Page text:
In a recent “Stimulus Checkup” report examining how funds have been wasted, mismanaged, or directed toward “silly and shortsighted projects,” U.S. Sens. John McCain, R-Ariz., and Dr. Tom Coburn, R-Okla., found funds targeted for the Napa Valley Wine Train, Shakespeare Festival/LA, Monterey Jazz Festival, beautification of the Sunset Strip and the Hollywood Entertainment Museum.

While some major U.S. cities have still not been fully protected from the possibility of catastrophic flooding, an Alaskan contractor received $54 million in stimulus funds for a Napa County flood control project, some of which were used to relocate tracks used by the Napa Valley Wine Train, according to the report.

Wine Train spokeswoman Melodie Hilton disputes the report, saying the train is not benefiting financially from the project.

“These monies are strictly for a very important flood control project that has been ongoing for almost a decade and was voted in by the citizens of Napa,” Hilton says.

The report also found the University of California, San Diego, will use $233,825 to send five students to Africa to investigate “why Africans vote the way they do” in their elections. Meanwhile, the state has received $60 million in stimulus funds to modernize its decades-old unemployment benefits system. But this is the second time the state has received money for the same modernization program. In 2002, the state received $66 million for the system – a project that was supposed to be finished last year, but “competing priorities and funding limitations extended the time line for the program.”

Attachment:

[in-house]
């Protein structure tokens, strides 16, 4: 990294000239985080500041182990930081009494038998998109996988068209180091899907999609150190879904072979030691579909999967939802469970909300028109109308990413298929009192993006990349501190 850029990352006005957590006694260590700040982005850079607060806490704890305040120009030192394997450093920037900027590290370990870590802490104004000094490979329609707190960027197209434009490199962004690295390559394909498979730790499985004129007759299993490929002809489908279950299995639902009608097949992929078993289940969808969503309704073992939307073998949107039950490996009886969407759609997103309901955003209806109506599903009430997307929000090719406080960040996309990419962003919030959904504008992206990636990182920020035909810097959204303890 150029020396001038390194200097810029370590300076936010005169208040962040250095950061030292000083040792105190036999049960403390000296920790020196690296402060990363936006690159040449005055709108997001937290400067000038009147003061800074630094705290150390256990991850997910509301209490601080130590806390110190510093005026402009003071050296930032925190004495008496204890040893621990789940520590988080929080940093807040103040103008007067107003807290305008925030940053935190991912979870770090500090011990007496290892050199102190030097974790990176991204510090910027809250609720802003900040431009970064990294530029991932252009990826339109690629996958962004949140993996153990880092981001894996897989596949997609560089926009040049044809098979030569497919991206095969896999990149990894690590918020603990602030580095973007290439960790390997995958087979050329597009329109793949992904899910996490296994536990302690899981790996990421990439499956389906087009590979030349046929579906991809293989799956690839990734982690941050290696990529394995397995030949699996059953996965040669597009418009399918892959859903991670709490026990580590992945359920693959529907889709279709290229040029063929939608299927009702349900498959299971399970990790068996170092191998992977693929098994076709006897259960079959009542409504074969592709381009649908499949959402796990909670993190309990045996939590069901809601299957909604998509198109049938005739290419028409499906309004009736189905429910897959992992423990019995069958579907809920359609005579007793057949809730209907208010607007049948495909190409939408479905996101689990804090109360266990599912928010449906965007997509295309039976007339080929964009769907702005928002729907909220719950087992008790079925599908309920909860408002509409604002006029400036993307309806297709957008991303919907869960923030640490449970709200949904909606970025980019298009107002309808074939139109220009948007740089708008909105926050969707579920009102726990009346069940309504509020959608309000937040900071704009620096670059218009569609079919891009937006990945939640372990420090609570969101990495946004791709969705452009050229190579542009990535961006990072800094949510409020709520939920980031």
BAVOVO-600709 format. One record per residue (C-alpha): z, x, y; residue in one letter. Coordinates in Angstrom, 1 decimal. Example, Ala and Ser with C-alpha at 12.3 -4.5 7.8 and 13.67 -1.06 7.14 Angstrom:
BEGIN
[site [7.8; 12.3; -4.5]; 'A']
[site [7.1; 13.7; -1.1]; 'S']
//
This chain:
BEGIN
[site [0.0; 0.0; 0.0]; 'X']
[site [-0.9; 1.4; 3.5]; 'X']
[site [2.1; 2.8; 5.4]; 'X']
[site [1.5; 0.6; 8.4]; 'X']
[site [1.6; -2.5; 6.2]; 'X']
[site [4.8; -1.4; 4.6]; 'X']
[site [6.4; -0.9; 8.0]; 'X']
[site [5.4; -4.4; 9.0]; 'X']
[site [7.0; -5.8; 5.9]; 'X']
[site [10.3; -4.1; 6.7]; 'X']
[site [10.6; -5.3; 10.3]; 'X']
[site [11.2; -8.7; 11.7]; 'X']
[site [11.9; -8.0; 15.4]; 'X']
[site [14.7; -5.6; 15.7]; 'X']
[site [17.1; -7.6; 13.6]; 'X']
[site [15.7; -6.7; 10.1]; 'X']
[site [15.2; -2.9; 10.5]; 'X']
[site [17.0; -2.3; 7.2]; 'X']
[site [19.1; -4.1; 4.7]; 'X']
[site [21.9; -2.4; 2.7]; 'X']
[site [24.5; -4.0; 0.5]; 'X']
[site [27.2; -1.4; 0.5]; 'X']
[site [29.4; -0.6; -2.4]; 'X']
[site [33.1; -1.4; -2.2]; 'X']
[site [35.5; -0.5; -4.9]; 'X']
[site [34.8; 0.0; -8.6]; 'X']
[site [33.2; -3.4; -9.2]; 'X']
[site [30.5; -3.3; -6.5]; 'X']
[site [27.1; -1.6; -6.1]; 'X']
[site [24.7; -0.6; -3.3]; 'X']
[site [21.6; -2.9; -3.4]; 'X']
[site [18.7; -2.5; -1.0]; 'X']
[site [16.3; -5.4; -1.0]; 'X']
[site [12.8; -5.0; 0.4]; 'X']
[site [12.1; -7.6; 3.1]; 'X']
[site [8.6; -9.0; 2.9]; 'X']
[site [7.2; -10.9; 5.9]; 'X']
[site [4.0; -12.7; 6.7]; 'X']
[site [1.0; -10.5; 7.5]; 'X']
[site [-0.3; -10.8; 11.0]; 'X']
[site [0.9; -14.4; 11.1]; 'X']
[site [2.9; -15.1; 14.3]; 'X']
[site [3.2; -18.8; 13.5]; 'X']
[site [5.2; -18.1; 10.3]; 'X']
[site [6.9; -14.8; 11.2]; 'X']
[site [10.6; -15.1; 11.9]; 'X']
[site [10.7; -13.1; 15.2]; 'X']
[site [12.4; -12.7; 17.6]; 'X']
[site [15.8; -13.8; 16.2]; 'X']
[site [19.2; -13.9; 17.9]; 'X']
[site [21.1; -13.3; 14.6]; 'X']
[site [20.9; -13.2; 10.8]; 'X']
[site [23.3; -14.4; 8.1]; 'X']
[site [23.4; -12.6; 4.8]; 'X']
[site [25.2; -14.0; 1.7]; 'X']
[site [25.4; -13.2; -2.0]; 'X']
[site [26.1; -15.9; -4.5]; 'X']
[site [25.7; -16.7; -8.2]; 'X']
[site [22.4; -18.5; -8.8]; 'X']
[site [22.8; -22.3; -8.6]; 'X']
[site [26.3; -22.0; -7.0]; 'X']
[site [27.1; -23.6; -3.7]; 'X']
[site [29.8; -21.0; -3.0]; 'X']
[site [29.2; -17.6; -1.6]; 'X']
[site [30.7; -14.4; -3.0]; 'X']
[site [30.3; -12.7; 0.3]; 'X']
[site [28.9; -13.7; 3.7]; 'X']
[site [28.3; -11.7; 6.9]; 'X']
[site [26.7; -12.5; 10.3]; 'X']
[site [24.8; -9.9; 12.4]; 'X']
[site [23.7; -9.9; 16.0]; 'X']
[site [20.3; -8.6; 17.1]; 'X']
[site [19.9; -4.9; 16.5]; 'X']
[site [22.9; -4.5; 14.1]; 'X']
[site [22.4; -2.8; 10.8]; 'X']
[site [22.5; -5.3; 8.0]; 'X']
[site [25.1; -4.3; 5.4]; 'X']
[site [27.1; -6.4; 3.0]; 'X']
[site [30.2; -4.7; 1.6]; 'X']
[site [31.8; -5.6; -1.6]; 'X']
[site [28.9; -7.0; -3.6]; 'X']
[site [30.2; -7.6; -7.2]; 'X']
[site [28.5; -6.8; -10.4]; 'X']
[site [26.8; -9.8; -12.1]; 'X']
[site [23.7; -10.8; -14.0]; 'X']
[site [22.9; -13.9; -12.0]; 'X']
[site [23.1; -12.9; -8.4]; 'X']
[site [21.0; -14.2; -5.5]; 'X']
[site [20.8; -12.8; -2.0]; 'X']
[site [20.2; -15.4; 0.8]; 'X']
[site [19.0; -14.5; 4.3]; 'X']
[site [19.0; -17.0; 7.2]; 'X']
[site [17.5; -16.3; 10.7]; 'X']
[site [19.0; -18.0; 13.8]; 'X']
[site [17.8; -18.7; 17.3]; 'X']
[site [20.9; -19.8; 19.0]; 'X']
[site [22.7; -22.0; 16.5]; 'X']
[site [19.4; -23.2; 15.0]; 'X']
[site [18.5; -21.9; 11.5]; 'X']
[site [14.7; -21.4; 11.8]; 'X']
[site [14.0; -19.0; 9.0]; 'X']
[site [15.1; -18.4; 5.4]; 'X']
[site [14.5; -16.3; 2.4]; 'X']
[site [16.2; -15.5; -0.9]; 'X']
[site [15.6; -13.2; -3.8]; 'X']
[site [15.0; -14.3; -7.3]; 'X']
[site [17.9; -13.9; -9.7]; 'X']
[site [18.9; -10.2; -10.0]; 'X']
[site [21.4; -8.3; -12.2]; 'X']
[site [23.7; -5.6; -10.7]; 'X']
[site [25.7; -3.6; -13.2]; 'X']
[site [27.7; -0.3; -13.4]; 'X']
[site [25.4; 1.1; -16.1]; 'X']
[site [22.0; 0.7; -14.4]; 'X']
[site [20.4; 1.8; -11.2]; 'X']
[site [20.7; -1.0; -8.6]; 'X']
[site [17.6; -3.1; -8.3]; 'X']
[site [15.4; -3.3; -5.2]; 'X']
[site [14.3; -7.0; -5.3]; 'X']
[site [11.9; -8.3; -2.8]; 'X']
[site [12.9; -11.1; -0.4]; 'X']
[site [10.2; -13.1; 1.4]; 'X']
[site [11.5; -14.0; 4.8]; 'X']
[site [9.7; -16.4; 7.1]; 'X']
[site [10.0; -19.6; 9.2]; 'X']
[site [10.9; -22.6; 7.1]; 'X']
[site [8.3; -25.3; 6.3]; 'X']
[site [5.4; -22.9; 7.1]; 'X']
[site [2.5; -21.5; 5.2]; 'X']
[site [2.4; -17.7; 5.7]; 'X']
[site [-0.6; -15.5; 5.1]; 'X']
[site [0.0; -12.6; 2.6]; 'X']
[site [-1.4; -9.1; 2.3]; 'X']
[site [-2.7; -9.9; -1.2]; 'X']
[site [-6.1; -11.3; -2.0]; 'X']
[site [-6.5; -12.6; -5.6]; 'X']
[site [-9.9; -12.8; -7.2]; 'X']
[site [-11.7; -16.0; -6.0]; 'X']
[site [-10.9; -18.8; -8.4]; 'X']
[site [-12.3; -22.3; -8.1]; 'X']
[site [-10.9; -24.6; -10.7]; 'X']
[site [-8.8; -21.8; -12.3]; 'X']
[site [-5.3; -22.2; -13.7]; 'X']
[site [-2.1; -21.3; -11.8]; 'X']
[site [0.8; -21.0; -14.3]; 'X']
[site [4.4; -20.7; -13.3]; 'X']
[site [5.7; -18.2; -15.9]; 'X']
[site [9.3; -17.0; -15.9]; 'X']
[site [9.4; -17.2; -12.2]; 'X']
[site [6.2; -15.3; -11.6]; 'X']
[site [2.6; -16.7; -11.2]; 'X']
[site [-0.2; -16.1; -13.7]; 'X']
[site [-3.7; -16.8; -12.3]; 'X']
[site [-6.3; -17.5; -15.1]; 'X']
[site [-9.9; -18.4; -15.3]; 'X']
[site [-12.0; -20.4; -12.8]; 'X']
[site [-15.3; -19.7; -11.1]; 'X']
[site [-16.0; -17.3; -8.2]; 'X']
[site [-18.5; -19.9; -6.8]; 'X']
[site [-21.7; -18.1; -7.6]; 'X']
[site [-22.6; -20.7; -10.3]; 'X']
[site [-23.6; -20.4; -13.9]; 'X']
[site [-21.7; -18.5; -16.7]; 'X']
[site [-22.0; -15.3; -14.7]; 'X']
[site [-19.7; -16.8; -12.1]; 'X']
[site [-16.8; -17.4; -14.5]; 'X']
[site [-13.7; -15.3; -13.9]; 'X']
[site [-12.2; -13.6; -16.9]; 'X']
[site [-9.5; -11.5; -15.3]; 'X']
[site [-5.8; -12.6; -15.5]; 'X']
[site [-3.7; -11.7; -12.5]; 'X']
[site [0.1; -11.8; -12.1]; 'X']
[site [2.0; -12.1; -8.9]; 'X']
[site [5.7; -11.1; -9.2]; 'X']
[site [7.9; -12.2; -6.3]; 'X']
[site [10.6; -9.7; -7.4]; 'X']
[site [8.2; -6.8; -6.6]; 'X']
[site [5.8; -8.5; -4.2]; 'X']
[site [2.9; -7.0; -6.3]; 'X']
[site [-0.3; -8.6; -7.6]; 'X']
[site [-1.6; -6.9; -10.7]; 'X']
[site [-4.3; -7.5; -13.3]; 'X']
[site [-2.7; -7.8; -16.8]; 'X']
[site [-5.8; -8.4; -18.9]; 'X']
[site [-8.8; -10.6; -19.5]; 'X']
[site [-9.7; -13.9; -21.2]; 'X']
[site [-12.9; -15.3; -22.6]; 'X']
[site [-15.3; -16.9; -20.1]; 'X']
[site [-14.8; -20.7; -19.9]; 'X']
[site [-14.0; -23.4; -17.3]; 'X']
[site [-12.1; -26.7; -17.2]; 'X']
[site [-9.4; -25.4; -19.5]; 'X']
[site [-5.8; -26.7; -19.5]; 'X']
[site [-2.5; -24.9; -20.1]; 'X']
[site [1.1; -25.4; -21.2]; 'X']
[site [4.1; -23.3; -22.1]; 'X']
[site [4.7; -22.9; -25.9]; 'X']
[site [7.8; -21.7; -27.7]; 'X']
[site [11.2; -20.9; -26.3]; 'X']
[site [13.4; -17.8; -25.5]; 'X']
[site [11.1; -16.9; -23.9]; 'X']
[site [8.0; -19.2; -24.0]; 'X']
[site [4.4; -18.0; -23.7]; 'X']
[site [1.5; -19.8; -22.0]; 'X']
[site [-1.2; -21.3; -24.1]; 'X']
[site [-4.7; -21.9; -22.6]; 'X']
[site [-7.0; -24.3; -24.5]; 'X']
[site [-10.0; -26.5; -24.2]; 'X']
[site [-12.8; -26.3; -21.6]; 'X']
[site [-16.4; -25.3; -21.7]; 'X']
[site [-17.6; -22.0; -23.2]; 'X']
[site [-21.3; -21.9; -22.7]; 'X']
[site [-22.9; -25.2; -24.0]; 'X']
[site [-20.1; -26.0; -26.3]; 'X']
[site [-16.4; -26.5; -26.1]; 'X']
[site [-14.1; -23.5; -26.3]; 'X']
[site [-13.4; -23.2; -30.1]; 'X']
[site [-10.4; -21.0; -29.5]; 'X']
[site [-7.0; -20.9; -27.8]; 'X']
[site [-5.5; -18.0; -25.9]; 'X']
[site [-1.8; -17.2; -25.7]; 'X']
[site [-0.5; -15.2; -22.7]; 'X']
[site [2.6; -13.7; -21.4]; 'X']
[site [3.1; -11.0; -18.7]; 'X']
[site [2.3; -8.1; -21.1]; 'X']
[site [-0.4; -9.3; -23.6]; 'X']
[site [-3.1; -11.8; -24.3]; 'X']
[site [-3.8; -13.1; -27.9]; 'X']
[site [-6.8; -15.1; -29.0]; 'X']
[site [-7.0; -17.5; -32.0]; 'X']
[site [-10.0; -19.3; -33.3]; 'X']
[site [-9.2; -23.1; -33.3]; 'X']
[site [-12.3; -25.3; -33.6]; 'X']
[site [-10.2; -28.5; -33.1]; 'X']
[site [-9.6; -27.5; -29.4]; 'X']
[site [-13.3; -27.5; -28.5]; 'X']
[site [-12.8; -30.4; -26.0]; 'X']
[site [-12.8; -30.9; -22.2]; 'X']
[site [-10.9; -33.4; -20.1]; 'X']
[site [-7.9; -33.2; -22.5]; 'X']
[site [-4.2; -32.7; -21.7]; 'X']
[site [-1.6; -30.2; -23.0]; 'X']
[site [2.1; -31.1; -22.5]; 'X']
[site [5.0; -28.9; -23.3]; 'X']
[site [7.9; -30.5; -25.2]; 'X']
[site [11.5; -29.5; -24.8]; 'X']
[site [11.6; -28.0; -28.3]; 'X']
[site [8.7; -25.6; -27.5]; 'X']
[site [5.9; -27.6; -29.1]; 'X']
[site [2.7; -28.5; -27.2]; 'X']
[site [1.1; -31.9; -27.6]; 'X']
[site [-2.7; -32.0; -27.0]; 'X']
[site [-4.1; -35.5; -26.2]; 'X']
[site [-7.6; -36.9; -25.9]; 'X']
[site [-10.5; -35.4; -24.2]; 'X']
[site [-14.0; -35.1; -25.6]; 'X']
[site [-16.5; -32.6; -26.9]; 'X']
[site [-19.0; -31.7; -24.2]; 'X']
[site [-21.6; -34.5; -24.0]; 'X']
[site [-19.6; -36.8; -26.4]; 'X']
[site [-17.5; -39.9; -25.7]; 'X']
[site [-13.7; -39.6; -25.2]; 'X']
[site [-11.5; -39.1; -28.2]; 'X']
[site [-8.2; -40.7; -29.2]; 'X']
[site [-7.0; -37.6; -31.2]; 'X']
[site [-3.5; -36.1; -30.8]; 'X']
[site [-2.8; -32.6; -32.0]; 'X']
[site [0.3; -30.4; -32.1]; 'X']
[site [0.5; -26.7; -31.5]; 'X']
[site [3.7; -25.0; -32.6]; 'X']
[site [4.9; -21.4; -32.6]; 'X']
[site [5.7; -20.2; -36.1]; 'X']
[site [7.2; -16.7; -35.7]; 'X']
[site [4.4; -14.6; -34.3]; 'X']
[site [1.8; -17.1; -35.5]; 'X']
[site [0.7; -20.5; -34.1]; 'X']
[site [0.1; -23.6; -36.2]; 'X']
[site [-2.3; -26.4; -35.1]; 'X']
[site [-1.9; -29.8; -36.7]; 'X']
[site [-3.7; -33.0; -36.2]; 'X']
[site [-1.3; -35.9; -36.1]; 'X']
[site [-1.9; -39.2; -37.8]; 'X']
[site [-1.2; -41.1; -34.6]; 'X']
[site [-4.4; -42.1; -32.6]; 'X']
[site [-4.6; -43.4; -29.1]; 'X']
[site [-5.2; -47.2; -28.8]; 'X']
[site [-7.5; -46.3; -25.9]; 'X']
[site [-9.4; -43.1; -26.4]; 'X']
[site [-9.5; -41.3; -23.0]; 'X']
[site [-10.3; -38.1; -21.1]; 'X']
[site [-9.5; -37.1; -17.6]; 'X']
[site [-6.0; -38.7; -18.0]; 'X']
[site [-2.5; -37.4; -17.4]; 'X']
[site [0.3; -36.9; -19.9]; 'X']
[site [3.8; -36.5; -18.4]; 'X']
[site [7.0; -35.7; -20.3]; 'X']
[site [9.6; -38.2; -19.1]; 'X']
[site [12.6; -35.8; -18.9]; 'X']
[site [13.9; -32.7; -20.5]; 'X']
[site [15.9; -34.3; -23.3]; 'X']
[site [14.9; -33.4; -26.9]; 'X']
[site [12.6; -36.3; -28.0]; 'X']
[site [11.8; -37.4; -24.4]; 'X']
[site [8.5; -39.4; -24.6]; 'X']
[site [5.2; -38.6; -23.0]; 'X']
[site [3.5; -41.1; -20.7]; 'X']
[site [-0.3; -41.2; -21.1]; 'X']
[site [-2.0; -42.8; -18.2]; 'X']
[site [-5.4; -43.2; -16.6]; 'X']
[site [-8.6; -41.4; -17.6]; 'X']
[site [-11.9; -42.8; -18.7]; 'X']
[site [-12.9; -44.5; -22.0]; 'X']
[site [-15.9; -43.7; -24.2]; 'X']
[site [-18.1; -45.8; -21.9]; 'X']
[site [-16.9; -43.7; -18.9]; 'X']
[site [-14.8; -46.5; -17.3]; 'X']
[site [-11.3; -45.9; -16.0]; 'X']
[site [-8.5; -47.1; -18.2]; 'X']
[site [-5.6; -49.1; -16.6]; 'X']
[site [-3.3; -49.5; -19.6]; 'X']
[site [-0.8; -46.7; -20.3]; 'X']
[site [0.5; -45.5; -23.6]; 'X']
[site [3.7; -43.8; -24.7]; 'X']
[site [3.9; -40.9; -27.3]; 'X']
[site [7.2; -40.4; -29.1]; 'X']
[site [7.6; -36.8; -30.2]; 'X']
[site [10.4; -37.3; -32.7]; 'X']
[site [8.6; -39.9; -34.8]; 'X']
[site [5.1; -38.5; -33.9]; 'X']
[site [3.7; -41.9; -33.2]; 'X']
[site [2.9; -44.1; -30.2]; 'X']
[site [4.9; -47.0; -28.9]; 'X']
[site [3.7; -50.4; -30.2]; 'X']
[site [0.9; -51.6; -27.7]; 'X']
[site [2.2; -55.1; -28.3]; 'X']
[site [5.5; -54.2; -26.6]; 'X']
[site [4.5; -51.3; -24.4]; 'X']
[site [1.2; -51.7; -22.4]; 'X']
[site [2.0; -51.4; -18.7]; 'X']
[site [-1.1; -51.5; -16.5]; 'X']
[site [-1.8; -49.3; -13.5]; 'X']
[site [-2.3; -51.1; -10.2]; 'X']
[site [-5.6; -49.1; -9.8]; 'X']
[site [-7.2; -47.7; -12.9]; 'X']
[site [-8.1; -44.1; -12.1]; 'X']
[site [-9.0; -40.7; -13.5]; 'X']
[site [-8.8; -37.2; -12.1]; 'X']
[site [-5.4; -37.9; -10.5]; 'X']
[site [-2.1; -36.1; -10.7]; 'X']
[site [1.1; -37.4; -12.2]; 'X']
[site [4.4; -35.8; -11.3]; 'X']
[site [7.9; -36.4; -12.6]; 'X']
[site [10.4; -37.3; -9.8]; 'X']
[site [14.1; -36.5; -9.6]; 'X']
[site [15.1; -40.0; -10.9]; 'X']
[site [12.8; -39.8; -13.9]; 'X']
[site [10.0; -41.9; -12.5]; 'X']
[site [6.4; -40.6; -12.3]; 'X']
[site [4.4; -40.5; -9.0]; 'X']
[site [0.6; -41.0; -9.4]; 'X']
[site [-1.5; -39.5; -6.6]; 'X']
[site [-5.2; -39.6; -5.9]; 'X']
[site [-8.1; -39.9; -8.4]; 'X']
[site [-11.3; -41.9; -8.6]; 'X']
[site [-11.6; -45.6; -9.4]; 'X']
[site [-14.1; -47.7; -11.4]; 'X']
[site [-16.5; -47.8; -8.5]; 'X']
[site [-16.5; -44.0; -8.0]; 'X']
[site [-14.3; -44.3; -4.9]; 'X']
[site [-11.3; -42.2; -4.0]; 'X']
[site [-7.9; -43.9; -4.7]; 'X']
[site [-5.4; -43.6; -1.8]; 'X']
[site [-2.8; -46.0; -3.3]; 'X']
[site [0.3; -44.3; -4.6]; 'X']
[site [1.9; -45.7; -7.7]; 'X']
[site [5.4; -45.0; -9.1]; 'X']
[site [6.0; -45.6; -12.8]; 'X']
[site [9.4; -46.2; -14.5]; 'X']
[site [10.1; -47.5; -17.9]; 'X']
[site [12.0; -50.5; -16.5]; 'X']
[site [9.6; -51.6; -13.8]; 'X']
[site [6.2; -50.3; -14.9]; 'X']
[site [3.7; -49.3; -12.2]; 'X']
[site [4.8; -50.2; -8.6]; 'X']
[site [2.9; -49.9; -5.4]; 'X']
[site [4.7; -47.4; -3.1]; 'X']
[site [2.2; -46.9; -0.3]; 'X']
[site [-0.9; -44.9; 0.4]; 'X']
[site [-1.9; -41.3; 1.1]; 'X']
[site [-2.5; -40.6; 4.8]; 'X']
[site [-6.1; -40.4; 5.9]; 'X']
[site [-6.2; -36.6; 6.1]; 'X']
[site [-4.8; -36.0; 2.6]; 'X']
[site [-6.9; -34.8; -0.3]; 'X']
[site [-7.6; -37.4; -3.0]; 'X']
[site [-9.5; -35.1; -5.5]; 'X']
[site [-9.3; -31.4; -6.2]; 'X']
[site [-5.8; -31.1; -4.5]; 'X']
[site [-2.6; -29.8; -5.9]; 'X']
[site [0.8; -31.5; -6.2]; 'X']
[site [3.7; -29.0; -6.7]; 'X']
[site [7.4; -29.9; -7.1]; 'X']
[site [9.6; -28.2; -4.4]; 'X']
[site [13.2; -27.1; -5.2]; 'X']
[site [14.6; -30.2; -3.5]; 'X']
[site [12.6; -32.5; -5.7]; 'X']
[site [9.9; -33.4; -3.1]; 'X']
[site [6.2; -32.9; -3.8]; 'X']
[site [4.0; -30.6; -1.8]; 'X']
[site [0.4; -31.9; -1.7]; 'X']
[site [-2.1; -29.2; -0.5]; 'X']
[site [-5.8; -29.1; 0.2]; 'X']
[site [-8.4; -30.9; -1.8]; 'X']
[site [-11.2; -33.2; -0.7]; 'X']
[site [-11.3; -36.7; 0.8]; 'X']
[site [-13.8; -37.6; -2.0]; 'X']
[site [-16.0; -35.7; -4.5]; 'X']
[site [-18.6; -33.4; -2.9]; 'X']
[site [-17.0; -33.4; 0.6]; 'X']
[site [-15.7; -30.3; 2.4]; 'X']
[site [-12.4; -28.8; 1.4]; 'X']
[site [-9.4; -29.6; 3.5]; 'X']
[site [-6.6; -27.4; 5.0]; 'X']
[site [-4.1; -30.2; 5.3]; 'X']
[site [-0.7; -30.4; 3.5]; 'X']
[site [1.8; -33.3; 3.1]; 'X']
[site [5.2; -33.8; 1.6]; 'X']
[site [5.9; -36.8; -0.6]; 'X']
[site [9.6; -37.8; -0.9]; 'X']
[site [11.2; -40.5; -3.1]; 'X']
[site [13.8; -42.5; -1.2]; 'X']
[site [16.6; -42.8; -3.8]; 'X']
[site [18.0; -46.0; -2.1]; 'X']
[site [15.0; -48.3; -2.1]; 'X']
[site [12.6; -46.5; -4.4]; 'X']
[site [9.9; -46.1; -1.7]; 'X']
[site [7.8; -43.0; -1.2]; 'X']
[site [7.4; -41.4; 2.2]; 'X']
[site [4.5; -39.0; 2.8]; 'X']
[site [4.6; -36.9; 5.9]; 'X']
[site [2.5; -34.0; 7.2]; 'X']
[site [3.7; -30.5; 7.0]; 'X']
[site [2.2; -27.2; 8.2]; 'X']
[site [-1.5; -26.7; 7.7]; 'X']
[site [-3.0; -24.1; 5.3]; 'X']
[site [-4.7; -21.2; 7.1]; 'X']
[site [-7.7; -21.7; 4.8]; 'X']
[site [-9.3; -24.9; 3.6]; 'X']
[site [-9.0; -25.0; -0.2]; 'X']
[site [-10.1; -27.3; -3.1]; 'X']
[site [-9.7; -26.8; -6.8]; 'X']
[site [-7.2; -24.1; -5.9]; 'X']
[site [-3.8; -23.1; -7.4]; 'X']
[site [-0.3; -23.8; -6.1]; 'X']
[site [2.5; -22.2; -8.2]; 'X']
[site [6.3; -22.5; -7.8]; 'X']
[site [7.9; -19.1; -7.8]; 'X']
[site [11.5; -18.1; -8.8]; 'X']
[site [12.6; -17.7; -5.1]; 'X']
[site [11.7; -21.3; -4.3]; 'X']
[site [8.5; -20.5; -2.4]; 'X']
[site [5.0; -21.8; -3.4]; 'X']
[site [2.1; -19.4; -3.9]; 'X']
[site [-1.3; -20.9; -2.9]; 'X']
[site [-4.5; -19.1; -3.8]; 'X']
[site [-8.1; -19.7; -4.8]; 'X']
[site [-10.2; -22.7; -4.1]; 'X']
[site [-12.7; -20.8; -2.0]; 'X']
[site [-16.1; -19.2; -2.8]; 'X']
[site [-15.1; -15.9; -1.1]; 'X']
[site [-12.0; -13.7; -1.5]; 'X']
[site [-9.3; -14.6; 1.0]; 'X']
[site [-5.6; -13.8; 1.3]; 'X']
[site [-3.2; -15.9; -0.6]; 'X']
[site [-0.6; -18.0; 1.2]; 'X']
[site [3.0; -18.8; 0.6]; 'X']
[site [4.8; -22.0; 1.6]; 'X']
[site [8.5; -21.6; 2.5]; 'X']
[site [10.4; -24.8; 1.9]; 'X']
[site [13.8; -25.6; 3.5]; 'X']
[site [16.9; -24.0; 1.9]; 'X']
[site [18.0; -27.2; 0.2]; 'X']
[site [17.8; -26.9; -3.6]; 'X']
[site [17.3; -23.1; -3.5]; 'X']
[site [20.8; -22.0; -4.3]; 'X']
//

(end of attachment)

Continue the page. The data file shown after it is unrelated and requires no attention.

“Some of the close to $7 billion in projects … create few jobs; benefit private interests over the public good; or make improvements where they are not necessary,” McCain and Coburn wrote in the report. “Some send money to companies facing fraud charges. Others take millions of dollars to do work local officials and experts admit are not needed or will not help. Stimulus money has been, or will be, spent on dinner cruises, golf courses, puppet shows and stimulus road signs. Many Americans will question whether investing $787 billion in these projects are the highest national priorities.”

So far, California has spent about $20 billion of the $85 billion it is slated to receive – the most of any state in the nation.

“This is a very large stream of money and it’s going to take awhile to have this money fully work its way through the system,” says Herb K. Schultz, a senior advisor to the governor and director of the California Recovery Task Force. “I’m not saying the money is not out there. There are a significant amount of dollars out there. But California will be receiving a lot of additional funding, both in terms of tax credits and program funding beyond what we have already received.”